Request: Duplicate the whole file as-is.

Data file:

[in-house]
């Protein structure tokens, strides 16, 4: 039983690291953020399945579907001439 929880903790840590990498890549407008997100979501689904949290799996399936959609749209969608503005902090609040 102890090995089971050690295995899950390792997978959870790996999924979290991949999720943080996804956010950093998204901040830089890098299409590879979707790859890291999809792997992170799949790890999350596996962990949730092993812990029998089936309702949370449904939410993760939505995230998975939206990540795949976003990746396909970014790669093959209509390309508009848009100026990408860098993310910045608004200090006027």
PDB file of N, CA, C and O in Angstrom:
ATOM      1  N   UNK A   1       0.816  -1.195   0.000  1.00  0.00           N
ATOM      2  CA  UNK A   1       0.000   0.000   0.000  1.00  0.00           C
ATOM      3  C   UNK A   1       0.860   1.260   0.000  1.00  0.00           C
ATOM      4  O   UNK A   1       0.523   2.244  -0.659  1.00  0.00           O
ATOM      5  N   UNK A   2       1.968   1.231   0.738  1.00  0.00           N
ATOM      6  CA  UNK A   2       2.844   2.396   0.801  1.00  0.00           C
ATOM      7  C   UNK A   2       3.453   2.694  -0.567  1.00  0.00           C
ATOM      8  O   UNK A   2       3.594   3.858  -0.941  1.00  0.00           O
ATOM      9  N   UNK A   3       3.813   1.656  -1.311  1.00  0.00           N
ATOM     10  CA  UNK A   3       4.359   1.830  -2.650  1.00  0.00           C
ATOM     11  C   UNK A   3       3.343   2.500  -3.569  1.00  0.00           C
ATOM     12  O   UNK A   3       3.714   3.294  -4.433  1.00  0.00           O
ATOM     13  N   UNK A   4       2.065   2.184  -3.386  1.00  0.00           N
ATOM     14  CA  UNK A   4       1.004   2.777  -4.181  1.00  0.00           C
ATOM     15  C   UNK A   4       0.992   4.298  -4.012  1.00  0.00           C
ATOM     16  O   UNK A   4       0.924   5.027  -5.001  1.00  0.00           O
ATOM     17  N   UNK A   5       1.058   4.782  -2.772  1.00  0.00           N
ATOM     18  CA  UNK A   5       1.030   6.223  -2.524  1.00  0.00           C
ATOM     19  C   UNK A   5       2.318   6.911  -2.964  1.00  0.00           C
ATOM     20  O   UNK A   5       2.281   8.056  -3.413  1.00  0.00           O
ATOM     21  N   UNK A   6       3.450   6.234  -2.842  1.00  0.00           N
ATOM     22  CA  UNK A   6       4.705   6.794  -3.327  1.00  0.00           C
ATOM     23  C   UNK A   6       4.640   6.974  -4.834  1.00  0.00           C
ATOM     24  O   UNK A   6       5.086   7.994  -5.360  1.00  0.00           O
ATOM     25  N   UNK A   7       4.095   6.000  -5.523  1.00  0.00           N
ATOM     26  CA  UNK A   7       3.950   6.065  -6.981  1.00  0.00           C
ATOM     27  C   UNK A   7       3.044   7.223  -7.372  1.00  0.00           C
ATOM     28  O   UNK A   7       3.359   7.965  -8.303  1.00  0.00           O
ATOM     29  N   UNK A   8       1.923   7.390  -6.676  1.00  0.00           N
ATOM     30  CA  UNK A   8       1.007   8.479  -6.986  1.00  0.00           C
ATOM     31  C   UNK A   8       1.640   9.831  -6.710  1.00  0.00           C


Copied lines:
[in-house]
């Protein structure tokens, strides 16, 4: 039983690291953020399945579907001439 929880903790840590990498890549407008997100979501689904949290799996399936959609749209969608503005902090609040 102890090995089971050690295995899950390792997978959870790996999924979290991949999720943080996804956010950093998204901040830089890098299409590879979707790859890291999809792997992170799949790890999350596996962990949730092993812990029998089936309702949370449904939410993760939505995230998975939206990540795949976003990746396909970014790669093959209509390309508009848009100026990408860098993310910045608004200090006027």
PDB file of N, CA, C and O in Angstrom:
ATOM      1  N   UNK A   1       0.816  -1.195   0.000  1.00  0.00           N
ATOM      2  CA  UNK A   1       0.000   0.000   0.000  1.00  0.00           C
ATOM      3  C   UNK A   1       0.860   1.260   0.000  1.00  0.00           C
ATOM      4  O   UNK A   1       0.523   2.244  -0.659  1.00  0.00           O
ATOM      5  N   UNK A   2       1.968   1.231   0.738  1.00  0.00           N
ATOM      6  CA  UNK A   2       2.844   2.396   0.801  1.00  0.00           C
ATOM      7  C   UNK A   2       3.453   2.694  -0.567  1.00  0.00           C
ATOM      8  O   UNK A   2       3.594   3.858  -0.941  1.00  0.00           O
ATOM      9  N   UNK A   3       3.813   1.656  -1.311  1.00  0.00           N
ATOM     10  CA  UNK A   3       4.359   1.830  -2.650  1.00  0.00           C
ATOM     11  C   UNK A   3       3.343   2.500  -3.569  1.00  0.00           C
ATOM     12  O   UNK A   3       3.714   3.294  -4.433  1.00  0.00           O
ATOM     13  N   UNK A   4       2.065   2.184  -3.386  1.00  0.00           N
ATOM     14  CA  UNK A   4       1.004   2.777  -4.181  1.00  0.00           C
ATOM     15  C   UNK A   4       0.992   4.298  -4.012  1.00  0.00           C
ATOM     16  O   UNK A   4       0.924   5.027  -5.001  1.00  0.00           O
ATOM     17  N   UNK A   5       1.058   4.782  -2.772  1.00  0.00           N
ATOM     18  CA  UNK A   5       1.030   6.223  -2.524  1.00  0.00           C
ATOM     19  C   UNK A   5       2.318   6.911  -2.964  1.00  0.00           C
ATOM     20  O   UNK A   5       2.281   8.056  -3.413  1.00  0.00           O
ATOM     21  N   UNK A   6       3.450   6.234  -2.842  1.00  0.00           N
ATOM     22  CA  UNK A   6       4.705   6.794  -3.327  1.00  0.00           C
ATOM     23  C   UNK A   6       4.640   6.974  -4.834  1.00  0.00           C
ATOM     24  O   UNK A   6       5.086   7.994  -5.360  1.00  0.00           O
ATOM     25  N   UNK A   7       4.095   6.000  -5.523  1.00  0.00           N
ATOM     26  CA  UNK A   7       3.950   6.065  -6.981  1.00  0.00           C
ATOM     27  C   UNK A   7       3.044   7.223  -7.372  1.00  0.00           C
ATOM     28  O   UNK A   7       3.359   7.965  -8.303  1.00  0.00           O
ATOM     29  N   UNK A   8       1.923   7.390  -6.676  1.00  0.00           N
ATOM     30  CA  UNK A   8       1.007   8.479  -6.986  1.00  0.00           C
ATOM     31  C   UNK A   8       1.640   9.831  -6.710  1.00  0.00           C